ADIEU TO PROTOCOLS
Last week, the Jewish blogosphere mourned the loss of Protocols. Since it was one of the first blogs to catch my interest, I felt like I should weigh in on the love-hate relationship with the site, a reaction that seems to have been blogiversal.
Back when I first started blogging, I was in awe of Protocols. They always seemed to have the story first, whatever it was. It was, as Sarah calls it, an uberblog.*
By the time I got my Jewish Week, the newspaper was old news--I felt like I was already in the know, and like print journalism was over as a genre. In the same moment, with every post, I felt like they were challenging me to find the story or perspective that they hadn't yet managed to uncover. If I was original enough in my approach, they'd link me, and my life and my ratings would never be the same.
Over the last several months, they linked me twice, I think, and neither had the boost to my readership that I'd hoped for, possibly because, in at least one of the contexts, my writing was denounced as self-indulgent, with the intimation that my writing style is why I am still single instead of married with kids (as if those are the only potential definitions of my inner self). Traffic increased, but not much.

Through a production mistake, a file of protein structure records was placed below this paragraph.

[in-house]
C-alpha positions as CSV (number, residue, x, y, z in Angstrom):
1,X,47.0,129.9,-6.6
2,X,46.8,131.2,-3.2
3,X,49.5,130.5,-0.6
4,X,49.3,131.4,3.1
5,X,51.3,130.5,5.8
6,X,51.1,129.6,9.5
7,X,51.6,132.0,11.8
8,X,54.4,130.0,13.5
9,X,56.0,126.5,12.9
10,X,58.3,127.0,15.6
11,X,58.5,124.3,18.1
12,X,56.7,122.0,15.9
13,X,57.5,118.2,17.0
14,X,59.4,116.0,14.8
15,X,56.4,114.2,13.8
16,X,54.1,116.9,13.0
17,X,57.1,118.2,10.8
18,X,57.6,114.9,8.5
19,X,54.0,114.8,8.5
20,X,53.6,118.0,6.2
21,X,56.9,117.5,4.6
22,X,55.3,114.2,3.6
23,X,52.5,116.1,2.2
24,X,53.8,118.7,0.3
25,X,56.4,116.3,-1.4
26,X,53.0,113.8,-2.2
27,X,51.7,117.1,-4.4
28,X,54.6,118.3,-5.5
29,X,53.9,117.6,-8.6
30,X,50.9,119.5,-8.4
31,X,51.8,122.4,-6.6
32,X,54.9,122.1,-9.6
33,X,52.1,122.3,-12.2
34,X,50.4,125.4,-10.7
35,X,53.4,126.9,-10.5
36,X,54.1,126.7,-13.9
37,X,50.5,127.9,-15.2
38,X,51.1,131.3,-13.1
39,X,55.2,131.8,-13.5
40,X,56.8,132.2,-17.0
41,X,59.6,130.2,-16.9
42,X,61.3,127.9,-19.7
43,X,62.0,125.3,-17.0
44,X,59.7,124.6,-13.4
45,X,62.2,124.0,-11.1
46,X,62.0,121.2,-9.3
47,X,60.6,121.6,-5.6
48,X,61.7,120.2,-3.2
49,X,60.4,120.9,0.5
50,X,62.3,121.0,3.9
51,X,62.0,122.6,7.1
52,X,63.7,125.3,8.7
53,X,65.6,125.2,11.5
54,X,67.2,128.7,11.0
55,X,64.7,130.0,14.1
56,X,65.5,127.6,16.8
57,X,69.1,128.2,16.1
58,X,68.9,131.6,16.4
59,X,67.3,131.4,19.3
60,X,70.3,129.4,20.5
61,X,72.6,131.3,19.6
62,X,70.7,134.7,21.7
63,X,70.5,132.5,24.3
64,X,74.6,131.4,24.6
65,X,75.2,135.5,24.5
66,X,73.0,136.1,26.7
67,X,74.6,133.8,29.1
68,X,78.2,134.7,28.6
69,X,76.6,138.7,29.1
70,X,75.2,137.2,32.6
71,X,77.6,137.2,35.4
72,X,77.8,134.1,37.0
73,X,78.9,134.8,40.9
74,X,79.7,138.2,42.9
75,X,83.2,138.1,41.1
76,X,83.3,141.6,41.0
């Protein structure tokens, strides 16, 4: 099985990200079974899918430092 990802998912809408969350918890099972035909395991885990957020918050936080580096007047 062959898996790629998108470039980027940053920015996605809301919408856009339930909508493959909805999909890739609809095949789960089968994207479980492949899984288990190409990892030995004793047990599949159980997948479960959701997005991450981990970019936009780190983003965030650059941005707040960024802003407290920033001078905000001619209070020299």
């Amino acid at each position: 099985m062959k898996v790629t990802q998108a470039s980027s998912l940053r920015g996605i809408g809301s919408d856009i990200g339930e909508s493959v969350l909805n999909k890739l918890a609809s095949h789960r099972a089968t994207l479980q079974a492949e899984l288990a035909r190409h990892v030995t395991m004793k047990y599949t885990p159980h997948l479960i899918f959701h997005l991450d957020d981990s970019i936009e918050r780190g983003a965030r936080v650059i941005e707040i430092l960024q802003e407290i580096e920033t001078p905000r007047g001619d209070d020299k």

Protocols failed to take notice of me, and more poignantly, as time passed and both blogs evolved, Protocols ceased to be the center of my Jewish blogsurfing. As content shifted--the tone became meaner if not always leaner, I found that some of the contributors professed a deep and abiding love for Judaism at the same time that they were indicting and convicting community leaders, decisions and issues with rumors and hearsay. Lord knows, the Internet's already a hotbed of gossip built on a foundation of lashon hara (evil speech); while public figures to an extent put themselves in gossip's way, I still felt that Protocols often reported the incendiary murmurings, rather than the verified facts, perhaps in a desire to become The Drudge Report of the blogosphere--their aspirations of whistle blowing translated on my screen into vindictive cruelty. With so much negativity already out there, I began to look for news elsewhere.
My romance with Protocols yielded several dividends, both informational and social. It introduced me to the industrious blogging of Steven I. Weiss, and the thoughtful, identifiable blogging of (dare I say it? kindred pop culture and judaism spirit) Miriam Shaviv. I looked to find in the Protocols blogroll a coalition of the like-minded, and for the most part, I found others whose passions closely mirrored my own.
My love for Protocols never did run smooth. But relationships hit snags, and either those obstacles can be overcome, or they cannot.
Protocols is no more. I don’t see the need for one central blog to play the role of Protocols. I think we can all get along fine; there are plenty of quality Jewish blogs out there. Personally, I find the diversity of opinions available one of the most meaningful parts of blogging, and frankly, I‘m not troubled by the prospect of reading more than one blog at a time.
Jews are the people of the Book, after all, and it only makes sense that we‘d also be people of the Blog.
*Another excellent post-mortem by Josh Yuter is here.